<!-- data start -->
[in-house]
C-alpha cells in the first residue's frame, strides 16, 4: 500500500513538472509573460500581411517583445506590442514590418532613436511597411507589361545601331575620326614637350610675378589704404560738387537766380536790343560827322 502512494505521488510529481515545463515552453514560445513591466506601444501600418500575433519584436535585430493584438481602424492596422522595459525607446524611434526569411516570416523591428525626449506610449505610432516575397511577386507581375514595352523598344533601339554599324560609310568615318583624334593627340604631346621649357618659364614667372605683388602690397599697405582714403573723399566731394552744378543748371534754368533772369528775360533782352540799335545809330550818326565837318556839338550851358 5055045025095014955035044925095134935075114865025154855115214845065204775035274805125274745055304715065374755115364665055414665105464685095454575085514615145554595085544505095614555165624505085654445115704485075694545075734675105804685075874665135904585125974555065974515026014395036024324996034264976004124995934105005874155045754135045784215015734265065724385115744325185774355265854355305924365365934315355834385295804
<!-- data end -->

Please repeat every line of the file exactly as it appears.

[in-house]
C-alpha cells in the first residue's frame, strides 16, 4: 500500500513538472509573460500581411517583445506590442514590418532613436511597411507589361545601331575620326614637350610675378589704404560738387537766380536790343560827322 502512494505521488510529481515545463515552453514560445513591466506601444501600418500575433519584436535585430493584438481602424492596422522595459525607446524611434526569411516570416523591428525626449506610449505610432516575397511577386507581375514595352523598344533601339554599324560609310568615318583624334593627340604631346621649357618659364614667372605683388602690397599697405582714403573723399566731394552744378543748371534754368533772369528775360533782352540799335545809330550818326565837318556839338550851358 5055045025095014955035044925095134935075114865025154855115214845065204775035274805125274745055304715065374755115364665055414665105464685095454575085514615145554595085544505095614555165624505085654445115704485075694545075734675105804685075874665135904585125974555065974515026014395036024324996034264976004124995934105005874155045754135045784215015734265065724385115744325185774355265854355305924365365934315355834385295804